These magnificent standards of living are illustrated by the high life expectancies (81.6 years in Norway and 81.89 in Sweden), and the comparatively significant amount of the GDP devoted to educational and health expenditures (6.9% and 9.1% in Norway; and 7% and 9.4% in Sweden respectively) (Index Mundi). However, there are significant differences in many aspects:

Evolution of the GDP per capita in Sweden and Norway

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   Figure 1: GDP Per Capita (FindTheData)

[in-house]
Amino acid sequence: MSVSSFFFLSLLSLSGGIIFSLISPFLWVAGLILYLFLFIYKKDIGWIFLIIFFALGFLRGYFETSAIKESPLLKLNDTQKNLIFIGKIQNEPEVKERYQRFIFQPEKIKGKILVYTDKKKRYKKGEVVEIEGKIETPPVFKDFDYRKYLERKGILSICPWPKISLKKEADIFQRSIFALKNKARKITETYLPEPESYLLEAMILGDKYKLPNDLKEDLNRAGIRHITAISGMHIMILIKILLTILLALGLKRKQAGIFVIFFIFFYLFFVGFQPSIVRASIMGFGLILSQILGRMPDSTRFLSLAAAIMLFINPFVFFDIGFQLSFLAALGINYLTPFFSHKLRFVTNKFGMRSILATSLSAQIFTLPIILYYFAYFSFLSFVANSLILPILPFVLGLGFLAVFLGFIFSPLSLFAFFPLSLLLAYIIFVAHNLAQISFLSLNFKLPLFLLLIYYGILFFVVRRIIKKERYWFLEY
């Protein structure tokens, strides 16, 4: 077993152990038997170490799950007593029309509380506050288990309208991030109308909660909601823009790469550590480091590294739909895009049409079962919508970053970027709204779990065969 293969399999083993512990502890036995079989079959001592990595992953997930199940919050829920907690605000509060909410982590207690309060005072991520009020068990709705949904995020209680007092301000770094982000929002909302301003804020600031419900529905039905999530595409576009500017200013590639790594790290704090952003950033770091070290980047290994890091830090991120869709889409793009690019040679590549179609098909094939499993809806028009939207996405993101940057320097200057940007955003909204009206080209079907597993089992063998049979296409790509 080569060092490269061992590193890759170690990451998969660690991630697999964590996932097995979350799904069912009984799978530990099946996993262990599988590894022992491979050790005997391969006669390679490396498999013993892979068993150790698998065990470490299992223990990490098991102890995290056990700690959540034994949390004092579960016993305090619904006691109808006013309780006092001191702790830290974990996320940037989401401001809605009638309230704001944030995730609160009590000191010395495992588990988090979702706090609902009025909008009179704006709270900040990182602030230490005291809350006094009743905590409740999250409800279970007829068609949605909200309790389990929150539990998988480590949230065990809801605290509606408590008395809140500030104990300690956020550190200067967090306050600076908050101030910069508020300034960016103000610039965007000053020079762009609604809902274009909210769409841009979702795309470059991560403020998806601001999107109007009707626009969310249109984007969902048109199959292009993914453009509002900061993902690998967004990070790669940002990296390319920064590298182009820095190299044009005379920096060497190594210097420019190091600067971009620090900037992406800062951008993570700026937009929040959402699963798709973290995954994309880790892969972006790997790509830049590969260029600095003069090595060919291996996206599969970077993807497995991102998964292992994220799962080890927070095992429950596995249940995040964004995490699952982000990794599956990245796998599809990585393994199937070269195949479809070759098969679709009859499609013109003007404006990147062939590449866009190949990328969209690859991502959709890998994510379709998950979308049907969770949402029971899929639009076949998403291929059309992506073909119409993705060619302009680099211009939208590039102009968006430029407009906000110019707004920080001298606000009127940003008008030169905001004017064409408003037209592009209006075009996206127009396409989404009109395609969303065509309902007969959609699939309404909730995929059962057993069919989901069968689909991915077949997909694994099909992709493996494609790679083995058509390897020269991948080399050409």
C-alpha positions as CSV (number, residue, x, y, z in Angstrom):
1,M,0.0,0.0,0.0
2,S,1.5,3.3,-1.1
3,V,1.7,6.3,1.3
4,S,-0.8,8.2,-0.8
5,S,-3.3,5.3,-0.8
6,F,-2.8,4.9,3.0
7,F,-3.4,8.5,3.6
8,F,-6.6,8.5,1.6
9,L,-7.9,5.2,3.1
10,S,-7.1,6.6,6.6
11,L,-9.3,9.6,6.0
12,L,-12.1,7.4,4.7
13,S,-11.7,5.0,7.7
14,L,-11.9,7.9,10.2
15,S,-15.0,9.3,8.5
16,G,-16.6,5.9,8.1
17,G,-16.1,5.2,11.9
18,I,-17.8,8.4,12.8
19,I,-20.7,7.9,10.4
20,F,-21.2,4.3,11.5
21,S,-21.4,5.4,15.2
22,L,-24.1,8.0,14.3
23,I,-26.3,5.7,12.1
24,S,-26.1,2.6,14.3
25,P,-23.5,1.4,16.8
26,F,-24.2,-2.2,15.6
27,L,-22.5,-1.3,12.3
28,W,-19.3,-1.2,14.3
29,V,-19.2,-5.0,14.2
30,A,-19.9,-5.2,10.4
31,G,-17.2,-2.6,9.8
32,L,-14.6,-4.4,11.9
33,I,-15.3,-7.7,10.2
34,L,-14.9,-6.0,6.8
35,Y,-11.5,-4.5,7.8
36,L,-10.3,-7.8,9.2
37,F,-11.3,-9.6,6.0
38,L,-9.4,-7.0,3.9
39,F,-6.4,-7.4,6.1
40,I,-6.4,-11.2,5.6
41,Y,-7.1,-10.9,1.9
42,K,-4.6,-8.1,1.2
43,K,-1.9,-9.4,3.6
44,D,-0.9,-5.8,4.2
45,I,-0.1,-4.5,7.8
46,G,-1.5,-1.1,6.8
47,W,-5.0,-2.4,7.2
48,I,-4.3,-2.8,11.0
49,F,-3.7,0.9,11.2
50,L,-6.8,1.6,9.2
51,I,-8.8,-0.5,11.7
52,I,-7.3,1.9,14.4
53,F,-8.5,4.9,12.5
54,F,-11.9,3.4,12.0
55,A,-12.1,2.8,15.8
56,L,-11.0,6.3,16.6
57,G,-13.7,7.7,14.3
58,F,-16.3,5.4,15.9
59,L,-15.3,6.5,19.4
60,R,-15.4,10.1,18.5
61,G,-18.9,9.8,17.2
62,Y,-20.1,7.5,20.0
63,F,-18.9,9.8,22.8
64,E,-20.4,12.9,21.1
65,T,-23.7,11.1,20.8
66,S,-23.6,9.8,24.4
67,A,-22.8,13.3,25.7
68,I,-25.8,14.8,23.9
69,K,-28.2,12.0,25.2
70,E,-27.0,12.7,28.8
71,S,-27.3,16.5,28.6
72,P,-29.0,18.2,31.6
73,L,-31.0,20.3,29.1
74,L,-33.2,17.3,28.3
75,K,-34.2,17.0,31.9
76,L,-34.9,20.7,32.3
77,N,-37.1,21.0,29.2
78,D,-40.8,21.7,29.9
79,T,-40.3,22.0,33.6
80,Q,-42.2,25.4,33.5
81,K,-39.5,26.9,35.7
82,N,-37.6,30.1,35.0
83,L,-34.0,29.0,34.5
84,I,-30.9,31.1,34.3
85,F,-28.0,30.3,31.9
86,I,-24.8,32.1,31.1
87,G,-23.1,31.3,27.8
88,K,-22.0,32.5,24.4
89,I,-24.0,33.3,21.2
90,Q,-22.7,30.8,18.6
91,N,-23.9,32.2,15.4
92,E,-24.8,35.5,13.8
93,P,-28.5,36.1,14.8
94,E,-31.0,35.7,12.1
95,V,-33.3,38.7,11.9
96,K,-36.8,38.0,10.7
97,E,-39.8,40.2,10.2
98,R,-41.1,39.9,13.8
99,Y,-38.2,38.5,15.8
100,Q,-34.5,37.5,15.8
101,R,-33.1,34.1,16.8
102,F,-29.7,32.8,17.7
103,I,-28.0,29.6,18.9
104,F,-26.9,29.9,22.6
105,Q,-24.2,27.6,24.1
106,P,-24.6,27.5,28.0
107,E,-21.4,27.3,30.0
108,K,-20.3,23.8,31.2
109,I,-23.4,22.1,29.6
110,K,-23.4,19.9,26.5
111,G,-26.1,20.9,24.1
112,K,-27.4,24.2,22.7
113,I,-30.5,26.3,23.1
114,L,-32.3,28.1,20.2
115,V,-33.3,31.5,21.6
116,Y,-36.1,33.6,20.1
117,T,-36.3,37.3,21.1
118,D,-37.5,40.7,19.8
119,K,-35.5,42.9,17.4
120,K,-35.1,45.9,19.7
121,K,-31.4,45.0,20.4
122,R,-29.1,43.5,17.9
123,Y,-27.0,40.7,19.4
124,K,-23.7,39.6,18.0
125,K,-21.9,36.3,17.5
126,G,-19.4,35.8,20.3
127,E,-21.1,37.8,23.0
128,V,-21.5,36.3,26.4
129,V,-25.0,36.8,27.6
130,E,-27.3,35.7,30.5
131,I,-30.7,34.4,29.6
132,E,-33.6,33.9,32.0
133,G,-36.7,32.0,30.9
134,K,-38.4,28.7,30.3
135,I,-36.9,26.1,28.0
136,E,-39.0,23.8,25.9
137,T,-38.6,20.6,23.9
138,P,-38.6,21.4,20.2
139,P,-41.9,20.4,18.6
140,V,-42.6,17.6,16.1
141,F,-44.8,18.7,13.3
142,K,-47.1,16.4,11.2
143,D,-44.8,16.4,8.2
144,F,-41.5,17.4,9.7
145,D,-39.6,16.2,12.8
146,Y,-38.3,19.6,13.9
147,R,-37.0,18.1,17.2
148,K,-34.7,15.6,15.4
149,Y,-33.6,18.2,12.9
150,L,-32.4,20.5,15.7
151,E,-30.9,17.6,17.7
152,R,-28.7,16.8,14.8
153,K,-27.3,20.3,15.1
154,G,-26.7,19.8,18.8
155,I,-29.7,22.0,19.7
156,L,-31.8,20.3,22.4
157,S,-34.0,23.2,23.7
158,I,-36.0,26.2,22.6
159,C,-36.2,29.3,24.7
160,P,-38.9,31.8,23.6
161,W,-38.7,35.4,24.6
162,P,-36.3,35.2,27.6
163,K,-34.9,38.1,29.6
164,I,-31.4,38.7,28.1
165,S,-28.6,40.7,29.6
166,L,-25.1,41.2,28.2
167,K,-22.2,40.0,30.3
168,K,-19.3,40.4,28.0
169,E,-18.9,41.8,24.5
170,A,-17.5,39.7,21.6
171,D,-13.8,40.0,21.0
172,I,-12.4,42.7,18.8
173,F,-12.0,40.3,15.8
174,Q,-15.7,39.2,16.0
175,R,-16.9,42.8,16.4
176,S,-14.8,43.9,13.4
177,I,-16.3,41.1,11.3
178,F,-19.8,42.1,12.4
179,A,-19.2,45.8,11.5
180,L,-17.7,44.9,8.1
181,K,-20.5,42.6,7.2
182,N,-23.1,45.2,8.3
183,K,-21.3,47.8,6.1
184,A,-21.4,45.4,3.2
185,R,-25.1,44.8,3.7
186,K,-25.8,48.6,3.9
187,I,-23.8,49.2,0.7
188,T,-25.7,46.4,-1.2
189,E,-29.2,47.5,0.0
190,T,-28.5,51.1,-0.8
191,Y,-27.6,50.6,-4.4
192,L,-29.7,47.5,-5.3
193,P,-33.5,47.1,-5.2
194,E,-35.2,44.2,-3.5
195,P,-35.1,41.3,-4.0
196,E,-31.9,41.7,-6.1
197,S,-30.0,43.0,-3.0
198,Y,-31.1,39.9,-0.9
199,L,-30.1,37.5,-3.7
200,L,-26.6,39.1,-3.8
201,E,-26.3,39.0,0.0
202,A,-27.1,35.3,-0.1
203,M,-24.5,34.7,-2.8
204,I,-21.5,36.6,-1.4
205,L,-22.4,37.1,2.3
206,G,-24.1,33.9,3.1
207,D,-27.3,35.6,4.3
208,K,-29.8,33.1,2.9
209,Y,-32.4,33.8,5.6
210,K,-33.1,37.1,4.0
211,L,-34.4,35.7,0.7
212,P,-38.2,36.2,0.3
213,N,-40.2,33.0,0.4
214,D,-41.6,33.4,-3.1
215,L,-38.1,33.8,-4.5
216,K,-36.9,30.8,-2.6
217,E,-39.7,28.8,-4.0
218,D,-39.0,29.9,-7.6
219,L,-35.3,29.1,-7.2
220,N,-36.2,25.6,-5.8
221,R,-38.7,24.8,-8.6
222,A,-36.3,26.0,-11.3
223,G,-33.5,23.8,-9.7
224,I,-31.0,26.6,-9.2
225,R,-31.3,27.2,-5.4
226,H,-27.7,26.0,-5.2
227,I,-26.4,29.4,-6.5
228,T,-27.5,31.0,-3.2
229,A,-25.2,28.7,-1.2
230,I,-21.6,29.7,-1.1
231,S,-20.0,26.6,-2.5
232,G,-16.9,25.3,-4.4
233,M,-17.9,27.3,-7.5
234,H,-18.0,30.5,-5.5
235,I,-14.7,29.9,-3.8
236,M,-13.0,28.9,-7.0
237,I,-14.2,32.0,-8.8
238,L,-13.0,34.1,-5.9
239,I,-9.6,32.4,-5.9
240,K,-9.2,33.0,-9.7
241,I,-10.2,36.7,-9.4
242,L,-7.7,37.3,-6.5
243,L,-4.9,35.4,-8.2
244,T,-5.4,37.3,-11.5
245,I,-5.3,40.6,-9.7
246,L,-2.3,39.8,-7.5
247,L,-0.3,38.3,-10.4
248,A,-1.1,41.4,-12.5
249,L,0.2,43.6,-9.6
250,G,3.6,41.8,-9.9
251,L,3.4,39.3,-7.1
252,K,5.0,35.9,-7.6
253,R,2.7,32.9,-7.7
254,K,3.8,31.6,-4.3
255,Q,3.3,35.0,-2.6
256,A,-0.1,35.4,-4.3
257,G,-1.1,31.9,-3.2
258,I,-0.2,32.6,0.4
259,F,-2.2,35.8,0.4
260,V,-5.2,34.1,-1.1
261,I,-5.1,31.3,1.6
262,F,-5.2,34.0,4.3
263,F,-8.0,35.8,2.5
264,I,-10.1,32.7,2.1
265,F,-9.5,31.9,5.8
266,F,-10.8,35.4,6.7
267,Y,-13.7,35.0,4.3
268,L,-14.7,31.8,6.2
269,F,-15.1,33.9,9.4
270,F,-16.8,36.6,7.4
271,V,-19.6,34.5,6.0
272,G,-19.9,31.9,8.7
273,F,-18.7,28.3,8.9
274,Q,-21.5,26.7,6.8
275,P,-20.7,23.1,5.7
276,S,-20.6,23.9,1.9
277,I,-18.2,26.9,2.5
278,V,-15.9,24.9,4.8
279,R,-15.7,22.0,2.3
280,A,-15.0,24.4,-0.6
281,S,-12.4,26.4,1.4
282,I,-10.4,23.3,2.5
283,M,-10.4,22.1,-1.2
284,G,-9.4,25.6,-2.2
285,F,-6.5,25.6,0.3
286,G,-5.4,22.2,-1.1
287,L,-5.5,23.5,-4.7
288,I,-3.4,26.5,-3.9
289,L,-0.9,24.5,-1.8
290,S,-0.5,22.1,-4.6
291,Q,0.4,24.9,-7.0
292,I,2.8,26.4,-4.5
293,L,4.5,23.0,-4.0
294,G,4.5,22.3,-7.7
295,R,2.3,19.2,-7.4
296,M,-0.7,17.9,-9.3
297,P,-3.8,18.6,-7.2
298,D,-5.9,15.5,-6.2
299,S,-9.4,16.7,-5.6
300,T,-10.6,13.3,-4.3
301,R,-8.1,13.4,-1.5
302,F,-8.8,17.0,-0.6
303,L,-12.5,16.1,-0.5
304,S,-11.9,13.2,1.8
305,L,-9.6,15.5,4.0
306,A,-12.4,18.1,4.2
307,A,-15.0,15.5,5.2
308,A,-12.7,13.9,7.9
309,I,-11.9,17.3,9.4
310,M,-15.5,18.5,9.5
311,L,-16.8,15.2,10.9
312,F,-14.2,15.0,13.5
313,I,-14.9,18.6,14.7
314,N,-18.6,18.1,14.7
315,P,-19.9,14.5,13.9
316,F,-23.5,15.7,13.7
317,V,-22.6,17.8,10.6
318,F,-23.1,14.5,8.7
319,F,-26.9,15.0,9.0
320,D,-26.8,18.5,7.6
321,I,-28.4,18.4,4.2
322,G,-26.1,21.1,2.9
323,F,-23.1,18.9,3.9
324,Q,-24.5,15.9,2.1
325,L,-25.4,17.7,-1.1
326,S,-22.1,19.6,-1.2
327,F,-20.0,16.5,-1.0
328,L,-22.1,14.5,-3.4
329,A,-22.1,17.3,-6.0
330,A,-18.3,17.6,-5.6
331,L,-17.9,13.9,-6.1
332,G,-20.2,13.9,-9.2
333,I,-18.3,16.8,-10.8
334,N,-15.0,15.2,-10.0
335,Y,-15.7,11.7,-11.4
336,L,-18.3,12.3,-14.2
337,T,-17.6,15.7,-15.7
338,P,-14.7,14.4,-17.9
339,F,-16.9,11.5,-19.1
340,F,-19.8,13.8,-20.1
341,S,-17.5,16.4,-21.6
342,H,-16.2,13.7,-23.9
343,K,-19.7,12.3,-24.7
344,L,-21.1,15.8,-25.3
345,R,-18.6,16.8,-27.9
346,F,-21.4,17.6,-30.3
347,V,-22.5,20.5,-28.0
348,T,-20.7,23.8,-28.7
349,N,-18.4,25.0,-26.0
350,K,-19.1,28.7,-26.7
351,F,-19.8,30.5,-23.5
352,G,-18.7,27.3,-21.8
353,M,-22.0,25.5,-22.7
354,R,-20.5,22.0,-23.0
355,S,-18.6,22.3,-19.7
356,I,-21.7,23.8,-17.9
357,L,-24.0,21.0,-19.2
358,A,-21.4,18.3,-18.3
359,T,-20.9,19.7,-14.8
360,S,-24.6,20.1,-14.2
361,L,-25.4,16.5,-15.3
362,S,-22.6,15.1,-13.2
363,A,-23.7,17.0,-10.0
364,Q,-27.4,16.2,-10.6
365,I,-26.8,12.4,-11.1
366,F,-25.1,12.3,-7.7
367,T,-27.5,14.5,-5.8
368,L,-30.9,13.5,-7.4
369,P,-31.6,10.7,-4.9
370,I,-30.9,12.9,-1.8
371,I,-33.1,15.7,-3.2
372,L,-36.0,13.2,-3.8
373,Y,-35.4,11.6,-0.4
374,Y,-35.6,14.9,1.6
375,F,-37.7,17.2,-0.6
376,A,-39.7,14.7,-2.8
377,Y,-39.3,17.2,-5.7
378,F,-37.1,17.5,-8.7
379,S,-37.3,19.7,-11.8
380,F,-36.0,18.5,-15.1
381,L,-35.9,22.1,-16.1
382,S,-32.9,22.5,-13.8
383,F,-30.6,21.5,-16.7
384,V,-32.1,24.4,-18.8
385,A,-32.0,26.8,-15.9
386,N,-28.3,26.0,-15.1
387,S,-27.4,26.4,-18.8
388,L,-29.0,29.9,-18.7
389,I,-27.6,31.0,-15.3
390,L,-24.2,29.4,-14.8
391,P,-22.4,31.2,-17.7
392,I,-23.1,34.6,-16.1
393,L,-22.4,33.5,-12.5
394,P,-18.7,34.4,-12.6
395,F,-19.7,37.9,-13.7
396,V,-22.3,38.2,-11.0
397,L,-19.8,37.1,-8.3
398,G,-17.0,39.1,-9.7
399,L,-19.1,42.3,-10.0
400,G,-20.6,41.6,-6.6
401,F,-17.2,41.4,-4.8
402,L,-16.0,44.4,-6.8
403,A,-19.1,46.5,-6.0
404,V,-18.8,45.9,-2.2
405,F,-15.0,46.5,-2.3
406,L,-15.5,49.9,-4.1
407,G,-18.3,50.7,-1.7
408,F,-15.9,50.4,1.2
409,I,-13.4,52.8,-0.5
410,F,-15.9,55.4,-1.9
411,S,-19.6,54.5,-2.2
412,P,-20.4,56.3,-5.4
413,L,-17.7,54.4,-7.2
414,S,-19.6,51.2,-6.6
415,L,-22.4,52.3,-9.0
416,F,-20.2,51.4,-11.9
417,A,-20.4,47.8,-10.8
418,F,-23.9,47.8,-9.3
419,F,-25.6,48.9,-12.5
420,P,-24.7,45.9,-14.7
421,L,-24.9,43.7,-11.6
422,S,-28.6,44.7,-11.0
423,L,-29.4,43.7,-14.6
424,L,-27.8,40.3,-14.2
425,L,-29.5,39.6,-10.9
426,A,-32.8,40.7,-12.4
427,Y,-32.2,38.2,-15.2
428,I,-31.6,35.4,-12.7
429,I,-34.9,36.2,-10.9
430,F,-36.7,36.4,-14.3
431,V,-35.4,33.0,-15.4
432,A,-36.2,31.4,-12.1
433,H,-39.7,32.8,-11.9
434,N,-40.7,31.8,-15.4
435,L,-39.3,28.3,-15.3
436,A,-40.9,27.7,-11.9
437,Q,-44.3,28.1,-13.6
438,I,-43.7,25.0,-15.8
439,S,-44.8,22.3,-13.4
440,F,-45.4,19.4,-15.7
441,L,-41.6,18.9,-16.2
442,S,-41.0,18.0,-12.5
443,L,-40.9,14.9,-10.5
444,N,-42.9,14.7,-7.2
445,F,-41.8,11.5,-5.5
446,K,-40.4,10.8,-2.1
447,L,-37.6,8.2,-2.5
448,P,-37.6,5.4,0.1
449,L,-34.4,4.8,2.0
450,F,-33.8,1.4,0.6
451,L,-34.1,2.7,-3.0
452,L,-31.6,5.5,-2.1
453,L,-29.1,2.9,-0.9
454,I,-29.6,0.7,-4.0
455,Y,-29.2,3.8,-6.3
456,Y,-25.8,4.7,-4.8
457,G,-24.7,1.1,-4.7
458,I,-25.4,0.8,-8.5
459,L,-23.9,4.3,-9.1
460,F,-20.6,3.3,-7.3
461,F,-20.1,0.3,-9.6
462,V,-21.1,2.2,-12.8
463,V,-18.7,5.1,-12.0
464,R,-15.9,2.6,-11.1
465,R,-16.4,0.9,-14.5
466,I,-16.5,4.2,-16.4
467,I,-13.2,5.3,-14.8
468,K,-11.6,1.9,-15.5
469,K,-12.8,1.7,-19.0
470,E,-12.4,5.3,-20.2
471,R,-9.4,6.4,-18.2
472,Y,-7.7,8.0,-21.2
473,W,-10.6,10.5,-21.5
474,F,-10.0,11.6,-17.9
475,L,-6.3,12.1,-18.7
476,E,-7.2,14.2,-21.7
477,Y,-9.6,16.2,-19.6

Norwegians earn 26.17% more money on average than their Swedish counterparts (FindTheData), even though Swedish work 12.38% more time a year; and there is 8% more equality in the distribution of family income (If it were my home.com). Furthermore, Norway has virtually no unemployment (3,6%) compared to the relatively higher Swedish figure (8.1%)[1] (FindTheData). Moreover, despite Sweden nearly doubling Norway in population, Sweden exports ($181.5 billion) are not especially higher than Norwegian exports ($154.2 billion) (Index Mundi). This is mainly due to the huge Norwegian oil exports (1,602 million bbl/day in 2010), whereas Sweden does not export any oil (Index Mundi). Conversely, Sweden imports are considerably higher than Norwegian ones ($158 and $90.14 billion respectively) (Index Mundi). Similarly, Norway’s revenues amount to $292.8 billion, and has fewer expenditures ($225 billion), leading to a surplus of 13.1% of its GDP -one of the few countries in the world with a positive outcome-. Sweden, in contrast, has $283.5 billion revenues and $294.7 billion expenditures, which supposes a deficit of 2% (Index Mundi). Additionally, the Norwegian Government has a significantly lower public debt rate (30.1% of its GDP) than the Swedish Government (41.5%). All these favourable Norwegian economic conditions attract more foreigners (Norway has a net migration rate of 7.96 migrants in a 1,000 population compared to Sweden’s 5.46), which leads to a higher population growth rate (1.19% vs. 0.79% in 2014) (Index Mundi).